Fried plantains can actually be made two ways Fried Sweet Plantains known as Maduros and Fried Green Plantains called Tostones. Here I am making sweet plantains.
Eating plantains is very common in Latin American countries. Cooked plantains are served along with many dishes. Fried Sweet Plantains (platano maduro frito) are particularly popular in Latin cuisine.
Cooking bananas are generally referred to as plantains. They are a reliable all-season staple food in many parts of the world. They are a staple in much of Africa, the Caribbean islands, Central America, and parts of South America, so is common in cuisines of those regions.
When are plantains ripe enough to fry?
You may be wondering… what does a ripe plantain look like? Being able to tell if a plantain is ripe is essential to making great fried plantains. No worries, it is quite easy. If yours are not ripe enough set them aside in a paper bag to ripen.
Yellow plantains with brown spots are generally the best for frying. Just like a banana, the plantain gets sweeter as it goes from green to yellow and eventually completely black. When they are like the plantain above they are considered ripe and at the ideal texture and sweetness for frying. Fried ripe plantains are called Maduros.
Green plantains are starchy like a potato, rather than sweet. They are not quite as popular as the ripe plantains for frying and go by an entirely different name when they are, Tostones. Tostones are usually salted when served. Think potato rather than banana when pairing this side dish with a main course or dip.
When a plantain turns black it hasn’t spoiled, it is still edible. This is the plantain at it’s sweetest stage. A black plantain has a soft, mushy, sticky texture and strong fragrance. It starts to small similar to a banana with hints of vanilla. If still semi firm they may be able to be pan fried with brown sugar. The darkest of the plantains may be eaten raw (about the only time they can be). These plantains with fully black skin are typically baked rather than fried. They also make great additions to baked goods, just as you would with bananas.
How to Fry Plantains
Cooking plantains in this manner is straight forward, but I’ve added a few pictures and tips to ensure you get good results your first time making them. Printable recipe card below.
Peel and cut the plantains into 3/4 to 1 inch thick slices (as shown above).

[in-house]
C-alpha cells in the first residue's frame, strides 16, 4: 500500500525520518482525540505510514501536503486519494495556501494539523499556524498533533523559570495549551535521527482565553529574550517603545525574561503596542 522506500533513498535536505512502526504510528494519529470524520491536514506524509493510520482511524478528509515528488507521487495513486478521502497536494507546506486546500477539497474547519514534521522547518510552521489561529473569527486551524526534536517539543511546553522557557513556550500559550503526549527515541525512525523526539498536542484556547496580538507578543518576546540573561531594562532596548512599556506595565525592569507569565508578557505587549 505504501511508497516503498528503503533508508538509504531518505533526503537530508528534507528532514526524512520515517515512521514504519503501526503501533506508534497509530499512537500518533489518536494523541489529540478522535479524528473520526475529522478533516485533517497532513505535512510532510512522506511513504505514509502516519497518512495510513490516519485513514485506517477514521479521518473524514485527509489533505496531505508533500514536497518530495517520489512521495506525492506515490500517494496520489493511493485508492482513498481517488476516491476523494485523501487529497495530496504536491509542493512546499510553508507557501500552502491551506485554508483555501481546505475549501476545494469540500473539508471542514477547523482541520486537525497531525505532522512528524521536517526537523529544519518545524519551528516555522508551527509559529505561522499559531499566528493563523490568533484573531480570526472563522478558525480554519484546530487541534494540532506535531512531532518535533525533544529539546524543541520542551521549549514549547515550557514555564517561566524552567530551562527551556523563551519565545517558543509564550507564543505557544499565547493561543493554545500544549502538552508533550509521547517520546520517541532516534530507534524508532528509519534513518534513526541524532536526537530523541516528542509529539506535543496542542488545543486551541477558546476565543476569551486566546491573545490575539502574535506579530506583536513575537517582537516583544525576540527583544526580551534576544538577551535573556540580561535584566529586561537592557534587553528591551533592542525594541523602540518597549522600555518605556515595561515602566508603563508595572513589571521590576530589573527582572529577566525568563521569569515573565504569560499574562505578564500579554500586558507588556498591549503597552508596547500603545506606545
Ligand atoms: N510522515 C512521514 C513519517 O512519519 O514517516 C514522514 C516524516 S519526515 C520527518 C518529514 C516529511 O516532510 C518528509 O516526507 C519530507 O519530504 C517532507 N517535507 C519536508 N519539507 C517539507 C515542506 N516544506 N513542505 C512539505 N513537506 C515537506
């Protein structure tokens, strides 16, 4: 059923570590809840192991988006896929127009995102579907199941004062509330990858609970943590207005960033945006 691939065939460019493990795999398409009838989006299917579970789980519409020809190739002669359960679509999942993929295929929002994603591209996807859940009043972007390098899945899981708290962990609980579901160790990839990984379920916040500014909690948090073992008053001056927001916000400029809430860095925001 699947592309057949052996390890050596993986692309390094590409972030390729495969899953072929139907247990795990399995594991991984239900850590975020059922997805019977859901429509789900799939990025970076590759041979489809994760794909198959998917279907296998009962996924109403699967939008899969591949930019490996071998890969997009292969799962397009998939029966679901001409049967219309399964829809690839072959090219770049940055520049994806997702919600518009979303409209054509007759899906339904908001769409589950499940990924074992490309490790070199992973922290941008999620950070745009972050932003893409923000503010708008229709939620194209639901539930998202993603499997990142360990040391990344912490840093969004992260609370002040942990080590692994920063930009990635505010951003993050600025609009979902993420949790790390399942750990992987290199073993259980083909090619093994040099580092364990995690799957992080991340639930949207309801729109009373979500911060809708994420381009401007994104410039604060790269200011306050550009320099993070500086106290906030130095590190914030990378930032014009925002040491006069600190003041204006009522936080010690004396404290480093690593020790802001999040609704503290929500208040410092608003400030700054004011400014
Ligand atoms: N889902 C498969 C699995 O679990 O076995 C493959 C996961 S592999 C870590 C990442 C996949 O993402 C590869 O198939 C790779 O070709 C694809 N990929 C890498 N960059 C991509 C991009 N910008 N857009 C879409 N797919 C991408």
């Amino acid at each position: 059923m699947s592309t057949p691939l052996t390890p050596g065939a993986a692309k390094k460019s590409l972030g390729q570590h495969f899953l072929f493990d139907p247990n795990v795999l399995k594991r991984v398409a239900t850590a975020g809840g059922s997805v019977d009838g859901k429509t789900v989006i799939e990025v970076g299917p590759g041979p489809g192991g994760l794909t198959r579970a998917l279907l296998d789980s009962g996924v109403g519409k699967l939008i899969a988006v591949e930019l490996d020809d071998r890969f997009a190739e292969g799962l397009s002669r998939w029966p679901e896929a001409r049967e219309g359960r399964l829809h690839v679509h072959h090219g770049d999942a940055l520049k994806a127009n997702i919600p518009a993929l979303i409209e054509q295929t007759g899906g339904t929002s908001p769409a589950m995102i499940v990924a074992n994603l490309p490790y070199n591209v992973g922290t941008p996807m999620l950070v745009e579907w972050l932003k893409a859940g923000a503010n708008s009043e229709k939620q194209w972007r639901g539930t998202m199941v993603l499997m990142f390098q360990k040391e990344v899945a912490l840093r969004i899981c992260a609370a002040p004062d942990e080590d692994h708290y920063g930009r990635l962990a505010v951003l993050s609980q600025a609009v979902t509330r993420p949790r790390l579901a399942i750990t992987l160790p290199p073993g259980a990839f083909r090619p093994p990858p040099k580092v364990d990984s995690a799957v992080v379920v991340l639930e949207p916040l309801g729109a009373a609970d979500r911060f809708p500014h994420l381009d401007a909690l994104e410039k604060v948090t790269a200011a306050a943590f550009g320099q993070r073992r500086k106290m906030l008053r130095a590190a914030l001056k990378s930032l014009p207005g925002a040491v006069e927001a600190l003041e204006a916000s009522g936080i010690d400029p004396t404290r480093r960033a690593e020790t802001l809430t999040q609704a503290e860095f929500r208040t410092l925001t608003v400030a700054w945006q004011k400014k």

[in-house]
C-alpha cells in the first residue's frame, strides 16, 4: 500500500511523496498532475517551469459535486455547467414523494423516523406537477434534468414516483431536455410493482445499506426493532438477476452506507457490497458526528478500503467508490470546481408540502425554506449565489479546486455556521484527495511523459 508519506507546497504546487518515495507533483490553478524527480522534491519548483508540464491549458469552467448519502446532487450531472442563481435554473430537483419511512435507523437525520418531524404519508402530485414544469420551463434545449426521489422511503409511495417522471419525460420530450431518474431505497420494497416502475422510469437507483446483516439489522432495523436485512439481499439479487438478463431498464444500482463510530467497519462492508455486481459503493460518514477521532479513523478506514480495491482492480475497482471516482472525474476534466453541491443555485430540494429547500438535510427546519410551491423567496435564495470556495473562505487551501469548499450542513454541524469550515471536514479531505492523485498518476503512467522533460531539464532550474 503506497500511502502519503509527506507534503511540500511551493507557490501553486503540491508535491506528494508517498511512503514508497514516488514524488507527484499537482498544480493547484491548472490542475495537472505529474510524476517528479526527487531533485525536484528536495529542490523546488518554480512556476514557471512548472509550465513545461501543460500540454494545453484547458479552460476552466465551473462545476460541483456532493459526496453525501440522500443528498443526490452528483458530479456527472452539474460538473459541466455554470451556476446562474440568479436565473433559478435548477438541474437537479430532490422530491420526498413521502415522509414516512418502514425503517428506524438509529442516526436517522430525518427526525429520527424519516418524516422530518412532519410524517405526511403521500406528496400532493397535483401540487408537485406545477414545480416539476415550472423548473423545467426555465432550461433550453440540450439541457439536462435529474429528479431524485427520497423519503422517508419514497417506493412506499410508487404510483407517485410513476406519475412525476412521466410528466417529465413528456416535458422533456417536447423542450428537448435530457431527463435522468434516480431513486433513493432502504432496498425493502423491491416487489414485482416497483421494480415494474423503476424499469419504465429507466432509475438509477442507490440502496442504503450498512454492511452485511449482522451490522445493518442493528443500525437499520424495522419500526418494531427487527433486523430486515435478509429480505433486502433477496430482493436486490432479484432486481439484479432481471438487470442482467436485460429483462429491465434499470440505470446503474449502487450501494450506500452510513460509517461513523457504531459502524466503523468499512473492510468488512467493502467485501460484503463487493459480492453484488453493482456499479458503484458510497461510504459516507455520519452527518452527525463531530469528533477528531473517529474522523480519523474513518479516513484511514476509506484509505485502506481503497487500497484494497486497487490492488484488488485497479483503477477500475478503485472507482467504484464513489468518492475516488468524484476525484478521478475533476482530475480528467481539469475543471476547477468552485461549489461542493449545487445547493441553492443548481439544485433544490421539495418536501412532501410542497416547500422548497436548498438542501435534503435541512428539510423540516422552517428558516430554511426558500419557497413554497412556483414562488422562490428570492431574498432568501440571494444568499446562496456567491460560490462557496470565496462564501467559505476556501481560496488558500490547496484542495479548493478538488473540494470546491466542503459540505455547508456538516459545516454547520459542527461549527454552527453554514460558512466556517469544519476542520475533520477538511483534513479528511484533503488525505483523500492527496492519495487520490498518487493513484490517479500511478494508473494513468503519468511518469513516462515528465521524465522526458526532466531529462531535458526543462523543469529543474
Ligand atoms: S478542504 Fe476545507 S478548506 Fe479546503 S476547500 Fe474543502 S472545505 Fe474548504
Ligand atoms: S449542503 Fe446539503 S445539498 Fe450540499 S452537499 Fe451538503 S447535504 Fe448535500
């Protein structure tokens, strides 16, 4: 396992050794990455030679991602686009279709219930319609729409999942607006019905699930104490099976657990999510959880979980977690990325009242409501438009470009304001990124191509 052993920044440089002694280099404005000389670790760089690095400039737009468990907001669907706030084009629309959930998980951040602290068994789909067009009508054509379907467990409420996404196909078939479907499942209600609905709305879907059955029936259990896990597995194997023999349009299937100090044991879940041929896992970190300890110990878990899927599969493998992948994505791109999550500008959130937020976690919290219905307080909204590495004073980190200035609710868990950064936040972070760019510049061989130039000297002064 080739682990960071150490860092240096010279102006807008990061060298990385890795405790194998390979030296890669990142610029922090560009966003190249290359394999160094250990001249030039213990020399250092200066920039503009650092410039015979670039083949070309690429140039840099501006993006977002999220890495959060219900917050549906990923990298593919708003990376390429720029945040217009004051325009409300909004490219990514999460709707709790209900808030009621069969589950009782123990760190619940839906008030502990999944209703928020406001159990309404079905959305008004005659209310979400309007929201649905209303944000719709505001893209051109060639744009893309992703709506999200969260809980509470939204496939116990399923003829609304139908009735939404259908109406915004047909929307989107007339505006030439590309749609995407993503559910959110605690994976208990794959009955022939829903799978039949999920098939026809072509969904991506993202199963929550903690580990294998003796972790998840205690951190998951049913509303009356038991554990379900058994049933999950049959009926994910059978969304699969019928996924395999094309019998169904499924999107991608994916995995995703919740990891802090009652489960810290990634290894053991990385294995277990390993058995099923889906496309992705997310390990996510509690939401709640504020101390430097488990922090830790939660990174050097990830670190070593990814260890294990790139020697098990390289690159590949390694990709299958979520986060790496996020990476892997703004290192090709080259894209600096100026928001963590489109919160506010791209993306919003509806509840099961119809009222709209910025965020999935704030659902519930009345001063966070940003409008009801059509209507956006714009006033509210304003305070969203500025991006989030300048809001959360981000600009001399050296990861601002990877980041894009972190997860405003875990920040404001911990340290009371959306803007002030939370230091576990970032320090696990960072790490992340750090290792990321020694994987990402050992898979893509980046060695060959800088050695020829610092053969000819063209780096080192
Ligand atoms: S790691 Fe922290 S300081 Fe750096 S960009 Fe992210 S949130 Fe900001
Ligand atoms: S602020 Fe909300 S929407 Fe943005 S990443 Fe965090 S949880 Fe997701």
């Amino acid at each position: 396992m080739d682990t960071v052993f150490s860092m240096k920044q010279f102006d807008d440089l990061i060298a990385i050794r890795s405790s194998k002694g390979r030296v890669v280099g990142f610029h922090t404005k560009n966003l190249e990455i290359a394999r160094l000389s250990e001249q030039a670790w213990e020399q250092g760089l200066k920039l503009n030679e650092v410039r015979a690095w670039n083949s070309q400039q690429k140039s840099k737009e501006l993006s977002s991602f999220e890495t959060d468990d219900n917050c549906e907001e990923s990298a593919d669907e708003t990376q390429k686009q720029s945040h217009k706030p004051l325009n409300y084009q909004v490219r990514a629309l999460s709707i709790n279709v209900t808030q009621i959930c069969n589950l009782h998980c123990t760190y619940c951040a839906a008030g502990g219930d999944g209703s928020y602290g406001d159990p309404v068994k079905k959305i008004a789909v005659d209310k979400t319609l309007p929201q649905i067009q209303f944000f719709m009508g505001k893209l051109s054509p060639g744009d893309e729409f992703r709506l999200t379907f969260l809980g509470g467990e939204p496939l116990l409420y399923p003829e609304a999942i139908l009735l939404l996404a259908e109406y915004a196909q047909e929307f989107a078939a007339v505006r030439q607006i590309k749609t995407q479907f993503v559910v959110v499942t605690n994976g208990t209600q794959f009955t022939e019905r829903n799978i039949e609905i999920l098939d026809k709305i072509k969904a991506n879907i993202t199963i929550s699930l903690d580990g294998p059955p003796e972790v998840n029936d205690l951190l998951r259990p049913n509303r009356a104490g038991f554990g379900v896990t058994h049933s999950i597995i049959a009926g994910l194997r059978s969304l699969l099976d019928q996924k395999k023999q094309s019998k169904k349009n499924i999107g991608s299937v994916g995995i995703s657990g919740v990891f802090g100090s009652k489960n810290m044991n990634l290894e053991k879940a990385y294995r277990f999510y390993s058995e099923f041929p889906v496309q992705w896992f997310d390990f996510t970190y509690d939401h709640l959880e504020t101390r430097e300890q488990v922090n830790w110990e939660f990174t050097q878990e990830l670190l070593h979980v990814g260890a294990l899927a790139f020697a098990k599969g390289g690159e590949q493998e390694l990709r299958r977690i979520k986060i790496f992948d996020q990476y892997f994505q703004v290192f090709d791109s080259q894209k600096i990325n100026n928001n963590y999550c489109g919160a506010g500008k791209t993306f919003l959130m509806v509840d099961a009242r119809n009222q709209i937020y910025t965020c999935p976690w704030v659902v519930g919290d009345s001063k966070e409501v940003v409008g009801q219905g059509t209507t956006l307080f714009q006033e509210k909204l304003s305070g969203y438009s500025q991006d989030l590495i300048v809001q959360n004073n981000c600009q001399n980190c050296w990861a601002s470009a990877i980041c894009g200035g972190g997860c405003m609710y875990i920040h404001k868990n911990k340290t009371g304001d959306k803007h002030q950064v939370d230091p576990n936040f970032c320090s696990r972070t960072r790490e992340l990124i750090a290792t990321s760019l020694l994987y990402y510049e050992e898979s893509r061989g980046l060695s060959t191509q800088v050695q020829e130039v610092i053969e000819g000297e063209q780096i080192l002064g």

Place a large skillet over medium high heat and fill about an inch and a half deep with cooking oil. Heat oil to about 350 degrees. To test without thermometer, drop one slice of plantain in first. It should bubble vigorously, but the oil should not smoke, reduce heat if it does. If temperature seems right, add plantains.
Fry until golden brown. Remove the fried plantains to a wire cooling rack over paper towels. Many suggest placing the pieces directly on the paper towels, but they have a tendency to stick and allowing them to drain on rack has better air flow.
After the fried plantains have drained and cooled slightly on the rack, move to a plate where they are sprinkled with salt or sugar to serve.
Can they be fried in less oil?
Yes, many pan fry plantains in more like a 1/4 to a 1/2 inch of oil and cook turning the plantain slices after a few minutes per side.
Fried plantains from ripe sweet plantains.
- 4 large very ripe plantains the more brown, the better!
- Vegetable oil for frying – enough to fill a large pot to 1 ½ inch depth
- sugar or salt optional topping
- Use a sharp knife to trim the ends off of the plantains then cut a slit down the side of the plantain and peel off the skin. Slice the peeled plantains diagonally into 1 inch thick pieces.
- Add vegetable oil to a large pot to 1 ½ inches in depth, then heat oil on the stove over medium-high to about 350 degrees F. Test the oil by adding one plantain slice and if the oil bubbles vigorously, it is ready.
- Fry the plantains in small batches until golden brown, then remove from the oil with a metal slotted spoon or tongs and sprinkle with a little sugar if desired. Allow the plantains to cool on a baking rack (do not use paper towels as the plantains will stick to them). Serve warm.
Nutrition calculated based on 2 tbs of oil remaining (may be less). No sugar or Salt calculated, since those are optional.
As always nutrition data is an estimate.